Note: This article contains minor spoilers for Castlevania: Symphony of the Night.
“What is a man? A miserable little pile of secrets.
These words, spoken by Dracula Vlad Țepeș during the opening exchange with Richter Belmont in Castlevania: Symphony of the Night, have become completely synonymous with the Castlevania franchise. Referenced and parodied by several other games over the past 25 years, perhaps most recently by Drinkbox Studio’s Guacamelee! 2 – this is a phrase that has been mocked and revered in equal measure. However, despite how iconic such a simple phrase has become, it pales in comparison to the impact and legacy that Symphony of the Night itself left on the game.
Take Time: Castlevania: Symphony of the Night is the greatest “Metroidvania” ever created. Yes, this includes Hollow Knight, Metroid Dread, and Dead Cells. It’s even leagues ahead of Super Metroid – sorrybut it’s the truth. [Hmm, we’ll discuss this on Monday – Ed.]
Released in 1997 for PlayStation and directed by Toru Hagihara, it serves as a direct sequel to Castlevania: Rondo of Blood (although you might not have known it at the time, as Rondo of Blood was a Japanese exclusive for a good 15 years or so), opening where Rondo of Blood ended with Richter Belmont’s final confrontation with Dracula. Reviewers at the time called it “spectacular” (Next Generation Magazine) and “hands down one of the best games ever released” (GameSpot).
We’ve seen so many tributes over the years, but Symphony of the Night stands above them all.
Shortly after the introductory sequence with Richter, you are thrust into the shoes of the game’s main protagonist, Alucard, and it is here that Symphony of the Night sets itself apart from previous Castlevania entries in dramatic style, putting aside the linear levels for a sprawling, interconnected castle with many sections and countless secrets. Although we’ve seen a plethora of exceptional Metroidvania games since its release, Symphony of the Night remains the most sublime example of the genre; a perfect blend of exploration and combat that has yet to be beaten even by its own successors.
Watching Symphony of the Night today, you’d be forgiven for thinking it’s an authentic, yet altogether more modern take on a “retro” 2D platformer. We’ve seen so many tributes in recent years – good and bad – yet, at 25 years old, Symphony of the Night stands head and shoulders above them all. The beautifully detailed environments; the deadly but fascinating enemies and bosses; the way Alucard’s movement briefly leaves behind a trail of energy. It all comes together to produce one of the most breathtaking video games of all time, a classic example of the continued validity of 2D gaming in the age of photorealistic 3D sandboxes.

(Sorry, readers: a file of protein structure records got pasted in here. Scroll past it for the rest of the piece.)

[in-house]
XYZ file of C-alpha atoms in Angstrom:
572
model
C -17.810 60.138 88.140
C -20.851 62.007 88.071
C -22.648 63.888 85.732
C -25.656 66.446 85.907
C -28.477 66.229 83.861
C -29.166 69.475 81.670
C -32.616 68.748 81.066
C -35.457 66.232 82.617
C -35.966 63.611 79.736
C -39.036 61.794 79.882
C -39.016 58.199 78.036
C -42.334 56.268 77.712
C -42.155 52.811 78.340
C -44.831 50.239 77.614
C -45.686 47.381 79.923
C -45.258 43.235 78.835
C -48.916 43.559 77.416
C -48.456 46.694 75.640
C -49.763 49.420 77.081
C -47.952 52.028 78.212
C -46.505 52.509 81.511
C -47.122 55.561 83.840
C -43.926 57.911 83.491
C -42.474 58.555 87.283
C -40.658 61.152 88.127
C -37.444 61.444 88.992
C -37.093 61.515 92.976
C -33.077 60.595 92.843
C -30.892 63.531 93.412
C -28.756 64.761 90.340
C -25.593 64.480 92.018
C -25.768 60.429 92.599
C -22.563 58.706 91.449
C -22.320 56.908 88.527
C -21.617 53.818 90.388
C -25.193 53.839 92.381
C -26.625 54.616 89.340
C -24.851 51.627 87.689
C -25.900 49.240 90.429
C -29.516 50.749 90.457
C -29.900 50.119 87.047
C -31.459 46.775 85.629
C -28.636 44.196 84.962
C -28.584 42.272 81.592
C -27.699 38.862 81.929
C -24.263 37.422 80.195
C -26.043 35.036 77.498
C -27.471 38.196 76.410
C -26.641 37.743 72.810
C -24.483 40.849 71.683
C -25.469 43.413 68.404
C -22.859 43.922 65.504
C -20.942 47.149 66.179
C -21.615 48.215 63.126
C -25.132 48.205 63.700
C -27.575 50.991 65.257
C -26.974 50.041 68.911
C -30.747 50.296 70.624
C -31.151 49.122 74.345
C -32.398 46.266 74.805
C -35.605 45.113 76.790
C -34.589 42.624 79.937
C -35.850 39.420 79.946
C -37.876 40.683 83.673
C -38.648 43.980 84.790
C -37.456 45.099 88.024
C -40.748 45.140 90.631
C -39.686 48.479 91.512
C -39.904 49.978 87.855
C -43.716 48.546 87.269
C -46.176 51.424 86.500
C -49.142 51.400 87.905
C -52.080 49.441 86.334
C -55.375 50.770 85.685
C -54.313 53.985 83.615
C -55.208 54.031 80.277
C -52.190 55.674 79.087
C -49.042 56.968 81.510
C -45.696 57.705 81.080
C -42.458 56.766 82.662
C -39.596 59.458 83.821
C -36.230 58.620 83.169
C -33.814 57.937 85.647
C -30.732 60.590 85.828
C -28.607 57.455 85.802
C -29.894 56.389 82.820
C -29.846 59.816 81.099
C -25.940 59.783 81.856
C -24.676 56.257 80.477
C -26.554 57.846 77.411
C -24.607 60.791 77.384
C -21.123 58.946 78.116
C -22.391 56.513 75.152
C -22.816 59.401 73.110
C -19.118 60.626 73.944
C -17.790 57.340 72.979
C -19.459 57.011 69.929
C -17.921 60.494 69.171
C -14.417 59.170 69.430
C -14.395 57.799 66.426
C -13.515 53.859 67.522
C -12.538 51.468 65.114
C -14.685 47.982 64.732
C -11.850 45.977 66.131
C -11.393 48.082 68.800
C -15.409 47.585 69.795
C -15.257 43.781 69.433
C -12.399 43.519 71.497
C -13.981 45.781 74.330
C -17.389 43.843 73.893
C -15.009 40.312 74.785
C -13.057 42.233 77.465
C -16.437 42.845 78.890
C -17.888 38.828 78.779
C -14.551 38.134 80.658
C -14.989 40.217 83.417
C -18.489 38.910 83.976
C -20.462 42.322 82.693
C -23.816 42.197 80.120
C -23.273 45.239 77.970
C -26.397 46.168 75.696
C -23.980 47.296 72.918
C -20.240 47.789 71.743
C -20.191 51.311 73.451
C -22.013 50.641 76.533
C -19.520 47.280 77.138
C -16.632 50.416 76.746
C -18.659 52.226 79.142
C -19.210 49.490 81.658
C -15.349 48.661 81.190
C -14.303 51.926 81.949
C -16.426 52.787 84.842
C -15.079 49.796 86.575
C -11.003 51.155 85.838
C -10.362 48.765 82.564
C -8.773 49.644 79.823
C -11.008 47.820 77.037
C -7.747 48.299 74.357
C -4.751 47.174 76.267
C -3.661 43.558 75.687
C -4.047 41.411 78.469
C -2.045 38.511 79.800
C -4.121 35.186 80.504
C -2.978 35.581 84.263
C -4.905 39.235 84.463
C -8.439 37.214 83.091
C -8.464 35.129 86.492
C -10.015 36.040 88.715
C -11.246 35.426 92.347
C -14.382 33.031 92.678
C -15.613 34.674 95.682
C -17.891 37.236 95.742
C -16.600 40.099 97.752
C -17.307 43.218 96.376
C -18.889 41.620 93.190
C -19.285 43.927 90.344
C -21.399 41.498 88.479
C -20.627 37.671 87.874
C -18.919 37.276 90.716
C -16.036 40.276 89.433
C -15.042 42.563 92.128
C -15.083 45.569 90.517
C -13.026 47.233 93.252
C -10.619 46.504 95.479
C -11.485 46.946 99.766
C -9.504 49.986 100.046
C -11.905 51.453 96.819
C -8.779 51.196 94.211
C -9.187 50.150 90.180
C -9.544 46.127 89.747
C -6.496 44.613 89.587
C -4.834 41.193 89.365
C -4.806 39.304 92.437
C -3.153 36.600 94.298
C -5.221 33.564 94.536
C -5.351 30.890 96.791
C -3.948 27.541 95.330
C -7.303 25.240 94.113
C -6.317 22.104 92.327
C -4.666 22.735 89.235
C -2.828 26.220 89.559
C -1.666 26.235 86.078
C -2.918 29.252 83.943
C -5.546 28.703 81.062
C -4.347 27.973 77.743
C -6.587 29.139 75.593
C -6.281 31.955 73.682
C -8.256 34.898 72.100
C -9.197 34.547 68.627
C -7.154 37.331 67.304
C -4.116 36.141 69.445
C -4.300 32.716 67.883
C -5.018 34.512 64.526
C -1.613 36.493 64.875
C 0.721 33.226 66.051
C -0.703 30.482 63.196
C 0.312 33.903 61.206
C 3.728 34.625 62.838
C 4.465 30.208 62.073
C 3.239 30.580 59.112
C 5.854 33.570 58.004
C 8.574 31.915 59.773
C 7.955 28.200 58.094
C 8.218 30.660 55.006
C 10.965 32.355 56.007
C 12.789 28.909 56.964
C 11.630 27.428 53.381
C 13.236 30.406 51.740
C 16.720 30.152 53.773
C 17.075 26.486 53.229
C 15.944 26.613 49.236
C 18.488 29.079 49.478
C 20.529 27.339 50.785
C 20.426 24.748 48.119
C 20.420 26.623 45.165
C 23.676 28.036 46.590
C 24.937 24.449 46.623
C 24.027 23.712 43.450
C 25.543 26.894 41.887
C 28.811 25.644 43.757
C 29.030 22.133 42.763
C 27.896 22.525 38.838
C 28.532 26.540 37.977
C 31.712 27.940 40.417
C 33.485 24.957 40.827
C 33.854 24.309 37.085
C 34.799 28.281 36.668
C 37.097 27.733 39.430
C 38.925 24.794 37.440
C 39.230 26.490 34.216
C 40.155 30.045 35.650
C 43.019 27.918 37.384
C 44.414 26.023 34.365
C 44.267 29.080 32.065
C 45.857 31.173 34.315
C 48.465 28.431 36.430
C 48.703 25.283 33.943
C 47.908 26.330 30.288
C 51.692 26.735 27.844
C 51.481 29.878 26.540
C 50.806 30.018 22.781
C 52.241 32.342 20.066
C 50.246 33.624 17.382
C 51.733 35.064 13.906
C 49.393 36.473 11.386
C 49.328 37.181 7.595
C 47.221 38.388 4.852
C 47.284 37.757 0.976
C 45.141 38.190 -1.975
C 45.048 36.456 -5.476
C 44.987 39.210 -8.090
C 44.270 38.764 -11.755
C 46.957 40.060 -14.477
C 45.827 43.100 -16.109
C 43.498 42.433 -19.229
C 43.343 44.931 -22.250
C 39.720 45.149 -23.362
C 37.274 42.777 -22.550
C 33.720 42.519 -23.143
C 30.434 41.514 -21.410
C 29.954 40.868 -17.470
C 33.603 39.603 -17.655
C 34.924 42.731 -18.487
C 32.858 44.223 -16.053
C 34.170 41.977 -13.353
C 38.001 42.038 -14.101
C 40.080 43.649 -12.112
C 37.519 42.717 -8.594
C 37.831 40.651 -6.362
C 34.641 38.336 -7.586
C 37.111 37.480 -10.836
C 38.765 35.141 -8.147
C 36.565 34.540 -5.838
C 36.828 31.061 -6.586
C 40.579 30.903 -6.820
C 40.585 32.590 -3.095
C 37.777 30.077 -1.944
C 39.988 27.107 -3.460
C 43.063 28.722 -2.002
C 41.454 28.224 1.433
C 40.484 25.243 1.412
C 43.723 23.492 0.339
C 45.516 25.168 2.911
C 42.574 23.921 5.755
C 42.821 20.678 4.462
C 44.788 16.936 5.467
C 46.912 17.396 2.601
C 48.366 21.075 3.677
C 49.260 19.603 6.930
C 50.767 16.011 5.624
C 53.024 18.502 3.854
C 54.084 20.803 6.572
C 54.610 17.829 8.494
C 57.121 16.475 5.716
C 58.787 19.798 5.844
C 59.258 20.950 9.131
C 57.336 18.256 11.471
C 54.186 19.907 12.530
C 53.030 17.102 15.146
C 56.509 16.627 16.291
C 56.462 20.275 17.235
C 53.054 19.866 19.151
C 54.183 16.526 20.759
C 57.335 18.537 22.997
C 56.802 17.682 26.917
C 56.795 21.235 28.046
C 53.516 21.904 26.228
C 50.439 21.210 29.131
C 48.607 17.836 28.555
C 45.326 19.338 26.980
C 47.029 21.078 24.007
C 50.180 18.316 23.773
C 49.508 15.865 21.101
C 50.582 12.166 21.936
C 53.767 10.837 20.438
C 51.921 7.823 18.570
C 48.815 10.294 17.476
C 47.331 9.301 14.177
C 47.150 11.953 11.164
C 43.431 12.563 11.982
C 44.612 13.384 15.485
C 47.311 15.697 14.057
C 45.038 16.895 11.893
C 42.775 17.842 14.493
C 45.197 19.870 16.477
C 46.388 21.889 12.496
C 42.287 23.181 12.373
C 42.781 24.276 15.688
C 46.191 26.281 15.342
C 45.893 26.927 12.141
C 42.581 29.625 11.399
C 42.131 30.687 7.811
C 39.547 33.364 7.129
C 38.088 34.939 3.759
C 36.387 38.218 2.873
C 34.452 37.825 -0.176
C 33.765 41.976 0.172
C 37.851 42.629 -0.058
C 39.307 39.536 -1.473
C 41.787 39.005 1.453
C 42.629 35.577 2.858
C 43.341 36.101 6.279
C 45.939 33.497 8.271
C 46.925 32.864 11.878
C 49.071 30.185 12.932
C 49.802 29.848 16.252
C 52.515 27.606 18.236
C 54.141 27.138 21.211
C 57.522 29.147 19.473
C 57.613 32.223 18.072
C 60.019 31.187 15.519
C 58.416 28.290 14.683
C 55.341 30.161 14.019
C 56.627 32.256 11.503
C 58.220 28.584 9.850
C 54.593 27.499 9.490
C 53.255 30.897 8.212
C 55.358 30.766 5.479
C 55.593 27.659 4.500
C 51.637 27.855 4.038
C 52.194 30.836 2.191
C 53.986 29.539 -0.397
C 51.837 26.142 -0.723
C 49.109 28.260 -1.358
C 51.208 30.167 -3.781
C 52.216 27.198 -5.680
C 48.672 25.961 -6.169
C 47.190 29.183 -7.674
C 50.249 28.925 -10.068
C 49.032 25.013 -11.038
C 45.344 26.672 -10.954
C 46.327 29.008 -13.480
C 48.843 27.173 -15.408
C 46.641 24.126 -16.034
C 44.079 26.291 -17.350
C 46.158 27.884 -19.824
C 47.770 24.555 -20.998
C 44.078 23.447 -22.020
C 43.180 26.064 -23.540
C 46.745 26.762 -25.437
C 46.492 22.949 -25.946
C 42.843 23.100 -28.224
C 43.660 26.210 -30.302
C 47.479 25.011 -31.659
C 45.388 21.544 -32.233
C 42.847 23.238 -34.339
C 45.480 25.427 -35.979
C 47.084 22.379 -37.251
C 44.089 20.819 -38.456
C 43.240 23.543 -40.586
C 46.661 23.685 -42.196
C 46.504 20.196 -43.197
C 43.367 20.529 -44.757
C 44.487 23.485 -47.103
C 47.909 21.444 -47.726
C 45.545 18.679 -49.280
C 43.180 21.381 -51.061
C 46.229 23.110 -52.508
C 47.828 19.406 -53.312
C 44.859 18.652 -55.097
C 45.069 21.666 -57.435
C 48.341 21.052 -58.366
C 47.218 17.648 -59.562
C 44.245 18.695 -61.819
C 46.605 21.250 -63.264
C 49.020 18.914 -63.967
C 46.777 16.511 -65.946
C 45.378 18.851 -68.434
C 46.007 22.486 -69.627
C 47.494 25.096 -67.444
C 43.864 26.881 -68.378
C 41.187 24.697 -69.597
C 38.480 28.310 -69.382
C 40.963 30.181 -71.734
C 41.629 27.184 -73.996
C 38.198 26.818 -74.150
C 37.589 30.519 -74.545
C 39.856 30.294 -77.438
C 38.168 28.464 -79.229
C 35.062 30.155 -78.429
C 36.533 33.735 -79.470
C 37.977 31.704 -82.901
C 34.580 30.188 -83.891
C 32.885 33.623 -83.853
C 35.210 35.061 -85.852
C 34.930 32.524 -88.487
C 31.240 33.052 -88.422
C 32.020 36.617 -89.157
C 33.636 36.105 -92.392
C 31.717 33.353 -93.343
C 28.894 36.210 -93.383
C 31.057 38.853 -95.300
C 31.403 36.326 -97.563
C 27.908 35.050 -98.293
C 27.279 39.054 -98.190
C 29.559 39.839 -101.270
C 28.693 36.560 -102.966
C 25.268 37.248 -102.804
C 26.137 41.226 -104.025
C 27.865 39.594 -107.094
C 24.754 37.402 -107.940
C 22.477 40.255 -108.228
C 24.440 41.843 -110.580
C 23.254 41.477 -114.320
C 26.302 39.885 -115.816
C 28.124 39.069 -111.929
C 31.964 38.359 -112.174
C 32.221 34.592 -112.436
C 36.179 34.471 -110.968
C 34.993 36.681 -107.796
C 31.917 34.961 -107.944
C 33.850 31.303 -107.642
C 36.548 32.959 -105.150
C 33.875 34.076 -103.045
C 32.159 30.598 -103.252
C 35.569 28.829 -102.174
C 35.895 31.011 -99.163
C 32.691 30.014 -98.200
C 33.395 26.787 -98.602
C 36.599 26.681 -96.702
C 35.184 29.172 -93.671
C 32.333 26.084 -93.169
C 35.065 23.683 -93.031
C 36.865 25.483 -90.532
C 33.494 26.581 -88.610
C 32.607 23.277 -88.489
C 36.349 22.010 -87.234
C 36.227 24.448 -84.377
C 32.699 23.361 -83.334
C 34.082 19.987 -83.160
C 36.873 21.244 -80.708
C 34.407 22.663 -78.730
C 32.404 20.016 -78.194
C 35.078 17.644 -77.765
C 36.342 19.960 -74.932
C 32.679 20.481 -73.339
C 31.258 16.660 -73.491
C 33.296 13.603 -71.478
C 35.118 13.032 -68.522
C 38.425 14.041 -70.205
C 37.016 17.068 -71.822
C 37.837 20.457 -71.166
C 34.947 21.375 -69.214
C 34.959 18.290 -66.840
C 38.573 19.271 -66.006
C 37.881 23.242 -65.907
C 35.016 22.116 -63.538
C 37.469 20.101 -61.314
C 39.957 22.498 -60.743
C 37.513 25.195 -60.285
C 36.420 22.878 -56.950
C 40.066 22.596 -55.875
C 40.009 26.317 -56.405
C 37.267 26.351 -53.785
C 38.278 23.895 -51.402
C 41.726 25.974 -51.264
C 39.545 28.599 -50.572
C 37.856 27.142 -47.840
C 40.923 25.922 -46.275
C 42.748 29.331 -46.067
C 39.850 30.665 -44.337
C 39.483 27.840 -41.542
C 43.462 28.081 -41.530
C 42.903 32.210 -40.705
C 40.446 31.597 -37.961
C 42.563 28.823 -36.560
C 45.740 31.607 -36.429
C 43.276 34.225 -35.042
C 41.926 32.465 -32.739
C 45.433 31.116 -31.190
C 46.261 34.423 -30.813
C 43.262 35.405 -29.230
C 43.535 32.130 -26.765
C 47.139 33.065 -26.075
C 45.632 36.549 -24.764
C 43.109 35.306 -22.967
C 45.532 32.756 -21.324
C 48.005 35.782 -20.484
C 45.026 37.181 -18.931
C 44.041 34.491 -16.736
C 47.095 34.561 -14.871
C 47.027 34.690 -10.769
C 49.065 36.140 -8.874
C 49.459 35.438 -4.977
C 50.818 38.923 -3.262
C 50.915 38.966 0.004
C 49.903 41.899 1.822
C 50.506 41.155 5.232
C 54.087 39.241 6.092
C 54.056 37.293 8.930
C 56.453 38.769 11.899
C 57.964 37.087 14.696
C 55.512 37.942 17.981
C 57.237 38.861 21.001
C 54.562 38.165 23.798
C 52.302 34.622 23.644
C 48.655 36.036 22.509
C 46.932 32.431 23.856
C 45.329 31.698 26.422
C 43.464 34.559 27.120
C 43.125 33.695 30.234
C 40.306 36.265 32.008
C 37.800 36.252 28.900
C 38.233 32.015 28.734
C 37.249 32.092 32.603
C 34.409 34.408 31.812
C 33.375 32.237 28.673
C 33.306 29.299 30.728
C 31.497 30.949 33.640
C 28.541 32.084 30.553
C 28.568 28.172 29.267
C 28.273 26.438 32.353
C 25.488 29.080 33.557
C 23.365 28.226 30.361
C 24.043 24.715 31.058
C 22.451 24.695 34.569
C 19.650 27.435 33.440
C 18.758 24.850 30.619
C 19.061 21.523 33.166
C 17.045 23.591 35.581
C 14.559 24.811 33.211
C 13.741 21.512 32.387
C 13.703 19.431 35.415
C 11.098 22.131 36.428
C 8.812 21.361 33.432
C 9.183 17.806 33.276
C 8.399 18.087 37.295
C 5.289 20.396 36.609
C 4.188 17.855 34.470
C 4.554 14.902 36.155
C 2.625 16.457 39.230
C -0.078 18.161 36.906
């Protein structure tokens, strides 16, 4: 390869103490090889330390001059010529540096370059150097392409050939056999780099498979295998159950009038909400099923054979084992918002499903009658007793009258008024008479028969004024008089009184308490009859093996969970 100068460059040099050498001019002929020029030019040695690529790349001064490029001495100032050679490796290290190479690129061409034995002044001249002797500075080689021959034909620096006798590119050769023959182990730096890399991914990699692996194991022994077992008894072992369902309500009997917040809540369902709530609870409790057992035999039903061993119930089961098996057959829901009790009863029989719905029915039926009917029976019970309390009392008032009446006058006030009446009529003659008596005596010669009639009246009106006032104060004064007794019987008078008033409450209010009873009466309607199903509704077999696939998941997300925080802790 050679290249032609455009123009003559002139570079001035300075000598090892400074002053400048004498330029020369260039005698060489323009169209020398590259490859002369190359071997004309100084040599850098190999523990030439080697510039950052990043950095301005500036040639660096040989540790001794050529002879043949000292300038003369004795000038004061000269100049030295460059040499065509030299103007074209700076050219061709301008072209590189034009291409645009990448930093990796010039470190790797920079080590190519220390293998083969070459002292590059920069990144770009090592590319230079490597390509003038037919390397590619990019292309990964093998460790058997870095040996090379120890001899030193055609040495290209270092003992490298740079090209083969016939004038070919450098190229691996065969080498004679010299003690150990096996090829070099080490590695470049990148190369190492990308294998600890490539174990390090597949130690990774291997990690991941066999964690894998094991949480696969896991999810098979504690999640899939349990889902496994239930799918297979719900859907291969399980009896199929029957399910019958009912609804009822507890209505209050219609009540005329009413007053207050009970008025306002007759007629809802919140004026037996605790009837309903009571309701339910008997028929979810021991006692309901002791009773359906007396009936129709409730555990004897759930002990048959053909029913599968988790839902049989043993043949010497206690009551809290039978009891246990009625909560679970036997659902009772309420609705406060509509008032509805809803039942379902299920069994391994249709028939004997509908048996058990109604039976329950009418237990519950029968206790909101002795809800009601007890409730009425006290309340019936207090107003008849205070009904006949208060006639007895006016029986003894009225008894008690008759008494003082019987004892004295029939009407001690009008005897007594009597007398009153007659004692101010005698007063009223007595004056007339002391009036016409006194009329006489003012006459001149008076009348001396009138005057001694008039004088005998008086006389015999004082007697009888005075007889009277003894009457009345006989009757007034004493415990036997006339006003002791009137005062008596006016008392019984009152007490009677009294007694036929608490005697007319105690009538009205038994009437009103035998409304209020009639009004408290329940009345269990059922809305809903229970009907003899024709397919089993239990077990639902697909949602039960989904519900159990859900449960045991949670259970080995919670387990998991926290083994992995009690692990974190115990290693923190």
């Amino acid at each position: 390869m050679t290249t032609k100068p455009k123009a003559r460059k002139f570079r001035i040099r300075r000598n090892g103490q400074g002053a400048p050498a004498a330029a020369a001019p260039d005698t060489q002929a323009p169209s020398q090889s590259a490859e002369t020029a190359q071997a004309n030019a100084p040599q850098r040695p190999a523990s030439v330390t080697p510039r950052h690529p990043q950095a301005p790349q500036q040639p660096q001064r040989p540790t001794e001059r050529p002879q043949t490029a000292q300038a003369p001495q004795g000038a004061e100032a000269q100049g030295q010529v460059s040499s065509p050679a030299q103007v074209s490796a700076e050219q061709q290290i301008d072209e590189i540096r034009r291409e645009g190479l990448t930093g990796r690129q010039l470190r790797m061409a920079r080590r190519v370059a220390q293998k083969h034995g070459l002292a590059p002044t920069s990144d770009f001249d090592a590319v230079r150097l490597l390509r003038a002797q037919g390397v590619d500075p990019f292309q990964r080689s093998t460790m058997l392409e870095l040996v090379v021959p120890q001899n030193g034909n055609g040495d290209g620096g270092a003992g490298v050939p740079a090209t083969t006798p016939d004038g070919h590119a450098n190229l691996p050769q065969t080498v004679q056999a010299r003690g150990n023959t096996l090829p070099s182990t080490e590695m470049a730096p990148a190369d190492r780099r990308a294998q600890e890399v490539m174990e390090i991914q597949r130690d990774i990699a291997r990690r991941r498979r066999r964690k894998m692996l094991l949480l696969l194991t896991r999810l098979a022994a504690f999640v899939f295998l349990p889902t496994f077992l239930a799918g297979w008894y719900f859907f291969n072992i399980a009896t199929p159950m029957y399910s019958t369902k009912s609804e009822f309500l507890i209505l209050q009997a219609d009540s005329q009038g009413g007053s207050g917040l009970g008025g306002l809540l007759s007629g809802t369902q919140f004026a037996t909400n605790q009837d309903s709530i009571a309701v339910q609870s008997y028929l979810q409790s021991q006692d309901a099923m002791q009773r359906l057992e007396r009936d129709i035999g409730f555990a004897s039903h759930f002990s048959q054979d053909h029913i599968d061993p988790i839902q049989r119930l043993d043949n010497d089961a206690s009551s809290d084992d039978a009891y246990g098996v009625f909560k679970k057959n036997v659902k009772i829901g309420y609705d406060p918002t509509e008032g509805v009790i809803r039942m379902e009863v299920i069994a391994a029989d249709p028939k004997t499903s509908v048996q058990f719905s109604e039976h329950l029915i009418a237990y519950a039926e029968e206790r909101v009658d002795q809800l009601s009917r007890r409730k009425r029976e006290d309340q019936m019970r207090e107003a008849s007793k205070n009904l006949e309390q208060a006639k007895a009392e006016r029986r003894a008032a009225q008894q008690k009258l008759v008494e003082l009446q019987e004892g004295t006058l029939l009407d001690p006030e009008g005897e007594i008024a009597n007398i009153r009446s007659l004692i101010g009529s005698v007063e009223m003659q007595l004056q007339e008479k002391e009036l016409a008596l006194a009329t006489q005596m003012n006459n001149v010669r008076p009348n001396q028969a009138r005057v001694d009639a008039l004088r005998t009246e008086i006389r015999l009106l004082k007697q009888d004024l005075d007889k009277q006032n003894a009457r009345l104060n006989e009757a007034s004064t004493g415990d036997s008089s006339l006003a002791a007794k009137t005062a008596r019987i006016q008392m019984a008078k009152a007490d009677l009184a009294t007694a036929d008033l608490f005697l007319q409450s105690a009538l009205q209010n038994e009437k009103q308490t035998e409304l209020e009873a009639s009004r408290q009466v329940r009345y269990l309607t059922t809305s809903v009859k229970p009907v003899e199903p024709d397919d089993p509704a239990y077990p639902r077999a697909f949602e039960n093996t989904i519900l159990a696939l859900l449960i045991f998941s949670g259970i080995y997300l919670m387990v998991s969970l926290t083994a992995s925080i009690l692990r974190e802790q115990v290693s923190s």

Dracula’s castle itself remains a wonder of game design and is key to Symphony of the Night’s status as a true pioneer of the genre. It is a beautifully intricate maze that amazes at every corner. But it’s when you get to the middle of the game that you really start to appreciate its ingenuity; just when you think you’ve beaten the game, Symphony of the Night pulls off one of the greatest tricks in video game history by literally flipping the castle on its head.
As you navigate the “Inverted Castle”, the amount of effort required to create it begins to affect you; not only did it have to function as a fully explorable environment with interconnected segments, but every room, every hallway, and every spire had to too work backwards. It’s an incredible feat in game design.
So what does it give, Konami? When are you going to bring such a masterpiece to the Switch?
As it stands, Symphony of the Night is playable on PlayStation 4/5 and Xbox One/S/X via Castlevania Requiem and the Xbox Live Arcade release respectively. You can also play it on PS3, PSP and PS Vita via the “PSOne Classic” re-release and even on Android and iOS thanks to a recent port of the Dracula X Chronicles version. Just be aware that some versions of the game contain reworked dialogue and voice acting, which is arguably inferior to the original.
So if you want to play Symphony of the Night (and just in case it’s not clear, we really recommend it), many options are already available to you. But we would say that – like many, many games – it might be better suitable for Switch. 2D pixel art looks great on Switch (especially if you have that beautiful OLED screen) and, coupled with the console’s namesake ability to switch between TV and handheld modes, we think Symphony of the Night would find considerable success on Nintendo’s platform with new audiences. At 25, a whole generation of gamers will have missed out on this classic, and there is no more practical system for playing it.
Konami isn’t exactly a stranger to the console either: it’s already released two extensive Castlevania collections in the past few years with Castlevania Anniversary Collection and Castlevania Advance Collection, the latter wouldn’t even exist without the success of Symphony of the Night. . Indeed, aside from the glaring omission of the wonderful DS games Castlevania Dawn of Sorrow, Portrait of Ruin and Order of Ecclesia (we’d love those too, please!), you could say that Symphony of the Night is the last missing piece to Konami’s Castlevania 2D era. It’s also, without a doubt, the most influential game in the entire franchise and one of the most important games released in the past 30 years.
So if anyone at Konami is reading this… You know what to do.
“But enough talking… It’s up to you!”